Sophia: I was writing about handling grief and my ways of coping with grief and loss and also just relationships in general. And it kind of started as a joke at first when I was like writing the verses and then I started just being like, ‘do you want me to run away from my problems? Cause I got them’ and then I was like, actually that’s pretty cool. And I just kinda kept it. But yeah, I mean it just, it really does come from the most honest place in my heart of how I felt at the time and how I do all these things kind of to escape. The big thing that drew me to skateboarding was that you can’t really think about anything else while being on a skateboard or else you’re going to fall. It gives me a way to kind of draw myself out of my thoughts when you get into very scary thought loops about how much you miss somebody who’s passed away or how you could have acted differently in the past relationship. I just think it’s the most honest song I’ve written in a really long time. The song itself is very pop, which I haven’t been really writing as much, and I wanted to explore that a lot. So I thought it would be cool to show people as an introduction to the new album campaign. To gesture, ‘Hey, check out this new sound that I got on the album’. It’s very pop, dreamy, synthy. We have some omnichord in there, which is very fun. Even though the lyrics are sad.

WLUW: Those are sometimes the best songs though. You don’t realize until you’re like singing along and say to yourself ‘Oh, I’m just going to have to have an existential crisis for a minute.’ 

Sophia: Do you remember that song by Alicia Keys, “Keep Bleeding”? I had no idea that was about self-harm. Pretty harsh to think about, you know.

WLUW: Well it sounds like with the new single, a lot of people will be able to relate to it. Especially now, like talk about loss and heartache. Everyone’s kind of banding together. Or that’s just the way people are going to interpret it. 

Sophia: I think that a lot of people are very scared right now. I really hope that people know, when they listen to my album that, I’m always here. I will do whatever I can in the community to have this mutual aid with one other. I think just staying inside and doing that civic duty is a great example of how there is so much humanity in our community right now. And I think that’s great that people are willing to sacrifice kind of selfish things like playing shows and going on tour and stuff, you know, to make sure everyone’s safe and okay. 

WLUW: On that note, have you done any live streams yet, or have you encountered any live streams yet? 

Sophia: I think the first one I saw was Meg Memes Fest. Honestly, I think that is what started all the live streams. So big credit to her for putting that together. I just did one with Underground Apex the other day, that was super fun. I have one coming up soon with Bottlenose which is an artist promotion group here in Chicago. So that is going to be fun too. 

WLUW: Have you just been doing it solo or with a backing band at all?

Sophia: Oh, I wish. All my bandmates are out of town. It’s been really weird cause I don’t remember the last time I did a solo performance, but I think that is the best. It’s almost a test for your showmanship, to be naked and exposed and just yourself. You can’t really hide behind the drums and the bass, you know, so I really like the challenge of that and the intimacy of it, which is cool that I get to talk to people and interact with fans like in a very close, intimate way. Song requests and stuff and answering questions. I’ve never been asked before and seeing how everyone’s doing during the apocalypse. 

WLUW: What part of performing do you enjoy or miss the most? 

Sophia: Oh my gosh, what don’t I miss? I It’s really cool and wholesome when you see this interaction between yourself and the crowd. Like when you start singing a song and you see their eyes light up and they start screaming the lyrics with you. That is just such a beautiful feeling because you wrote that song maybe in your underwear in your bedroom, at three in the morning and here you are now, just sharing this beautiful moment with these adorable, sweet, wholesome people. And I truly think that my fans are the most wholesome, sweet, adorable people ever. They’re just dancing and I kind of feed off of that energy. But in the livestream, you can’t really see that, it’s a little harder to keep up the energy and it’s just such a cathartic thing to jump around. It doesn’t matter if you look like an idiot. You’re just enjoying the moment and just being really present. And I don’t know, just expressing myself in the rawest way that I possibly can. Just to do live streams and know that everyone’s safe is a lot better than to be that band that’s going to be like, “Hey, come to the show and put your life in danger.”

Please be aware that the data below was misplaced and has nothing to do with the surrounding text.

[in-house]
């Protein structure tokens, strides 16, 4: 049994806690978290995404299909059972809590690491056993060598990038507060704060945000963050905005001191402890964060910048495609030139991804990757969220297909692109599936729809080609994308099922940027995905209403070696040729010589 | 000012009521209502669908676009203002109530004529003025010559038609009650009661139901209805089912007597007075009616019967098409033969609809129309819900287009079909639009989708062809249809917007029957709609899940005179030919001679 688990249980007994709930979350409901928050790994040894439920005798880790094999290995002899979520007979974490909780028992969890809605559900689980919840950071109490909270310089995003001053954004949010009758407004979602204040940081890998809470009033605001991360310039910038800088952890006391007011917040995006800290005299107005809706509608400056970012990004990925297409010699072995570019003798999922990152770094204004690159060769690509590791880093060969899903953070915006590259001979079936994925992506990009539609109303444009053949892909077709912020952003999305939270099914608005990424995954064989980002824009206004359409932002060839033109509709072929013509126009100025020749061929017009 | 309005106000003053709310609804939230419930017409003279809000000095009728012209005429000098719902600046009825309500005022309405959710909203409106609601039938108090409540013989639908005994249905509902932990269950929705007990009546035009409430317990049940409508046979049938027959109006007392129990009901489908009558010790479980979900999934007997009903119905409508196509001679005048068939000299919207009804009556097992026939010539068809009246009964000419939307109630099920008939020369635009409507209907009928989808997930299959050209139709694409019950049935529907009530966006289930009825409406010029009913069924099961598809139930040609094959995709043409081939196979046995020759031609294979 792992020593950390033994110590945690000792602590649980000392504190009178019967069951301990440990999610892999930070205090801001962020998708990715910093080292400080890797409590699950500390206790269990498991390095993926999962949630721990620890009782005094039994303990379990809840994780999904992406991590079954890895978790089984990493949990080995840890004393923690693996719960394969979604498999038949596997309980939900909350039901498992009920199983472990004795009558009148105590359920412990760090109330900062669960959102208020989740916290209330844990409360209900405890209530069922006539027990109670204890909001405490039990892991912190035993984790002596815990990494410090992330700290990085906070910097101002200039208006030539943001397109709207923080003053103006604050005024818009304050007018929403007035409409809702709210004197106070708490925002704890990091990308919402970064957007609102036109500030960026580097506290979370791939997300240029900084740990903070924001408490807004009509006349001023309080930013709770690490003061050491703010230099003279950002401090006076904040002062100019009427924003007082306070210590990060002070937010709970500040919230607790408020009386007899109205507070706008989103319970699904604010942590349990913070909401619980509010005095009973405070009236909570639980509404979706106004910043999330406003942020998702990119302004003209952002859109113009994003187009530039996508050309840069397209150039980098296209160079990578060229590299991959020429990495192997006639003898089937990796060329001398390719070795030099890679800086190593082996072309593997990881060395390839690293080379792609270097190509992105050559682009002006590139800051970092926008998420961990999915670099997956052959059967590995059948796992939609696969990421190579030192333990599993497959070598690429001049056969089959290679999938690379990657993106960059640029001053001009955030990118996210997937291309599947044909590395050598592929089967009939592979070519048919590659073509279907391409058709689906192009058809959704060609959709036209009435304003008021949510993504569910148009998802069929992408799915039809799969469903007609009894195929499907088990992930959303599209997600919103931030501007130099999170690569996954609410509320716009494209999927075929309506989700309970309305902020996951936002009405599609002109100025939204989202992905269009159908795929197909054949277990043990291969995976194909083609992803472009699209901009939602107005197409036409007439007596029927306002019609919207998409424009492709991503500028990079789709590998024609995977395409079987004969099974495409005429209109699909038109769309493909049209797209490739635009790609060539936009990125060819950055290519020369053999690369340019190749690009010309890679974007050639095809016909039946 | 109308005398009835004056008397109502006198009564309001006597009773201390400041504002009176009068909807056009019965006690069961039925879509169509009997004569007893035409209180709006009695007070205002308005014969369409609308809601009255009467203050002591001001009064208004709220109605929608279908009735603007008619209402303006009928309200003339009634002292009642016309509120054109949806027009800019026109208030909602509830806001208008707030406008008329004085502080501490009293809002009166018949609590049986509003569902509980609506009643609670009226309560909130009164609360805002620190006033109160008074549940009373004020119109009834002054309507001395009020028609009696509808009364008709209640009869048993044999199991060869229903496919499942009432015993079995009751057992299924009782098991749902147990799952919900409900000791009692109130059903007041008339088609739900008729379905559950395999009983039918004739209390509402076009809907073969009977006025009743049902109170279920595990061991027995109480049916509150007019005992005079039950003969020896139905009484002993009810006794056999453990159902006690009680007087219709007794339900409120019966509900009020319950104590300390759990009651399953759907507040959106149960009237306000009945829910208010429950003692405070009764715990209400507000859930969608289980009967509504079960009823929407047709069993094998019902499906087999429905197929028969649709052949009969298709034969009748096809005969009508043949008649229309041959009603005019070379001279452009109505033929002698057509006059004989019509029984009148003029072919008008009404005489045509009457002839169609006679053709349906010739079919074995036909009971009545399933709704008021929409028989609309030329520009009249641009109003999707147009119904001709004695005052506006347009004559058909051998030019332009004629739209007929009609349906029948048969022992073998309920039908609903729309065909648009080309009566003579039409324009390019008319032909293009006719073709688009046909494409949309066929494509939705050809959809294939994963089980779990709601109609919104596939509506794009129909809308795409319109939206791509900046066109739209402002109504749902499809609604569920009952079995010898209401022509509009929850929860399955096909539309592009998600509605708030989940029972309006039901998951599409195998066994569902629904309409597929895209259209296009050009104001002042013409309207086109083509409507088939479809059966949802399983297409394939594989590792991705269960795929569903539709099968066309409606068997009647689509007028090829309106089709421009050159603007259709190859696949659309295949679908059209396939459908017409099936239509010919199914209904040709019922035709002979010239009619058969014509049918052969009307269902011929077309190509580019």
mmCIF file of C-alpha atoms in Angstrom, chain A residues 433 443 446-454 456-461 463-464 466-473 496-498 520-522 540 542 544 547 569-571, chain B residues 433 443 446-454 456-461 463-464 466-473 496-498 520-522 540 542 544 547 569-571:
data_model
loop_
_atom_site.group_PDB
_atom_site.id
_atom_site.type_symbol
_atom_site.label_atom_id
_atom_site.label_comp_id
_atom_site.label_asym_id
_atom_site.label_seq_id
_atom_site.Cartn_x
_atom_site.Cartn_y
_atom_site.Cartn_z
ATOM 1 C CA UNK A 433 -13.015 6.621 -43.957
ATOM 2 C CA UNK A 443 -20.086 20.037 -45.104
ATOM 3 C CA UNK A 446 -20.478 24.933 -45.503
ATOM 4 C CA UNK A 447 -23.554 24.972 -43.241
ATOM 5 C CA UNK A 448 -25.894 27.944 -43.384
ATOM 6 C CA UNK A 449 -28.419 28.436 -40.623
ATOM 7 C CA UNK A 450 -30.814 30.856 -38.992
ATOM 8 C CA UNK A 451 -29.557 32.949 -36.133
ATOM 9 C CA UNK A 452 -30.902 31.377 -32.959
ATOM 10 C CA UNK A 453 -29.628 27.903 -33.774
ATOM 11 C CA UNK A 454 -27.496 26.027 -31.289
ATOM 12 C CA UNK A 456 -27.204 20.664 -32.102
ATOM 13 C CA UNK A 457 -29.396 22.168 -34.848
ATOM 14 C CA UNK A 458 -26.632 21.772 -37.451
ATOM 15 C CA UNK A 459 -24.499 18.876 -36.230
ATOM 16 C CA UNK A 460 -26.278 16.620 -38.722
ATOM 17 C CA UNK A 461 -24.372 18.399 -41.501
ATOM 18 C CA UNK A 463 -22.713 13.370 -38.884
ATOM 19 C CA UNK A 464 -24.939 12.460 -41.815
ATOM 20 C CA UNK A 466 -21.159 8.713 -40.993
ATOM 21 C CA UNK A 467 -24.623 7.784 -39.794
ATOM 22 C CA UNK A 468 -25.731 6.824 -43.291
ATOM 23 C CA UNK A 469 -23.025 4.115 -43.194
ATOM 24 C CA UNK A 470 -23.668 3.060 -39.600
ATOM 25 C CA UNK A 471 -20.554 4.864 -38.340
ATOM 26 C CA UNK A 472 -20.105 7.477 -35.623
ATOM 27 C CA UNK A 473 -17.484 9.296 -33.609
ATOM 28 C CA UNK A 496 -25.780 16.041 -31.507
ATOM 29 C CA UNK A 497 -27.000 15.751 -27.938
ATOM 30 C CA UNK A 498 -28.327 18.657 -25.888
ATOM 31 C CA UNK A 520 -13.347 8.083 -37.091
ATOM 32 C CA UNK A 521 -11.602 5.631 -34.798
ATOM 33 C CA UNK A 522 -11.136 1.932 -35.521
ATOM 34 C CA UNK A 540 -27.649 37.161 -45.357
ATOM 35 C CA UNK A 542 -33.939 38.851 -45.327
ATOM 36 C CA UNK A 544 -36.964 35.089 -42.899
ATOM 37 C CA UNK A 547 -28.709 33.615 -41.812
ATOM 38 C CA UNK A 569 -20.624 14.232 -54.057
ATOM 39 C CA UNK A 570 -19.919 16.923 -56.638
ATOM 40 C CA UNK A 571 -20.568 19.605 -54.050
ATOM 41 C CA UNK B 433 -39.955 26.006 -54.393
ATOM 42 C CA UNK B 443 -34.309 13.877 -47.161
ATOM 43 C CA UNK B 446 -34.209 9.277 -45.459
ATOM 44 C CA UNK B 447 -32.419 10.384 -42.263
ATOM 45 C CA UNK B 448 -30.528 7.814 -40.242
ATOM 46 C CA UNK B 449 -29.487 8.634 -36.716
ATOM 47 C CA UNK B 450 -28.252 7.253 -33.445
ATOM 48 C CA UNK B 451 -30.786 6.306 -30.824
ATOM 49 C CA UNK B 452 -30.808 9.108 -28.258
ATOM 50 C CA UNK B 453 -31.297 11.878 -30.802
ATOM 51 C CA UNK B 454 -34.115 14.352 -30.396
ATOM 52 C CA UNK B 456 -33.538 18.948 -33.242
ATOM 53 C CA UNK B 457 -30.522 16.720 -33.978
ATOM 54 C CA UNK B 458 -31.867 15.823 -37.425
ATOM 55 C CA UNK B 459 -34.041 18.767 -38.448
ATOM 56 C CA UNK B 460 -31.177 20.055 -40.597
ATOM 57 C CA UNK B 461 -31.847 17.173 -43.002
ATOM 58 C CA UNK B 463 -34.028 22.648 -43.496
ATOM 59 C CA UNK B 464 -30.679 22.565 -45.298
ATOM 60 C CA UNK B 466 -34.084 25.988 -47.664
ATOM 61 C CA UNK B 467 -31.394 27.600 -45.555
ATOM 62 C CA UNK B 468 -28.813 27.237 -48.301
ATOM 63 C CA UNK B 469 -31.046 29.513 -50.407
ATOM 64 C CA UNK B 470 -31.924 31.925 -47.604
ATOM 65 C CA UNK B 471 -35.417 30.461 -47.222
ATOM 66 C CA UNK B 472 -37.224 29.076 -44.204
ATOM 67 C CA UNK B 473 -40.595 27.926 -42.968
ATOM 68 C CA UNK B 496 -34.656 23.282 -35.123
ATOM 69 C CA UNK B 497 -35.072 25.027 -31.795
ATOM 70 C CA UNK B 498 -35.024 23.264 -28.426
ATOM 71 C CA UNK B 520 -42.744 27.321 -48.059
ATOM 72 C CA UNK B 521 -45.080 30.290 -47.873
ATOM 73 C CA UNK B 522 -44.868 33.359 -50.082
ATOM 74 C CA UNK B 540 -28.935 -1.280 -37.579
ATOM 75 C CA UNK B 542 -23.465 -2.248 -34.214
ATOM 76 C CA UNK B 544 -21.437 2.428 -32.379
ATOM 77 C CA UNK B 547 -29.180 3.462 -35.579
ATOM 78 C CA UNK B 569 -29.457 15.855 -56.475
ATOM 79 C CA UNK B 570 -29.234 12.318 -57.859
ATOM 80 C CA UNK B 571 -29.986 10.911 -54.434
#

WLUW: I wanted to know if you had any songs in particular that you would like me to feature on the show or, I know that the single’s not out yet, but I can play any music that you’ve been digging recently or any of your older songs as well. 

Sophia: Well if you’re going to play Cold Beaches, I recommend personally from my discography the EP “Stay Here” because I think that was the breakthrough point for my band since I had the resources to create these huge productions with these huge arrangements that I’ve never done before. So that’s kind of the perfect transition record from, my last album, Rooftop Honey to Drifter. It’s kind of cool when I was listening back recently, you can see the progression. And I’ve been working with really talented musicians here in Chicago and you can really see that. So I highly recommend anything from “Stay Here.” If you want something to dance to, “Moldy Peach Sore Bruiser” or ‘Dime A Dozen.” If you want to cry—“Married.” 

WLUW: I was really digging Swedish pop at the beginning of this week. But now I’m getting all grunge, so I don’t know how to do both at the same time, but I think that’ll be a good bridge. 

Sophia: I mean, if you want something kind of in between. I’ve been listening to a lot of Aretha Franklin. The queen of Soul. 

— 

WLUW predicts that “Drifter” will be the soundtrack to our end of summer playlists… listen to the full interview with Sophia on the Lakeshore Lady: Relocated, airing on 5/29 at 11am CT!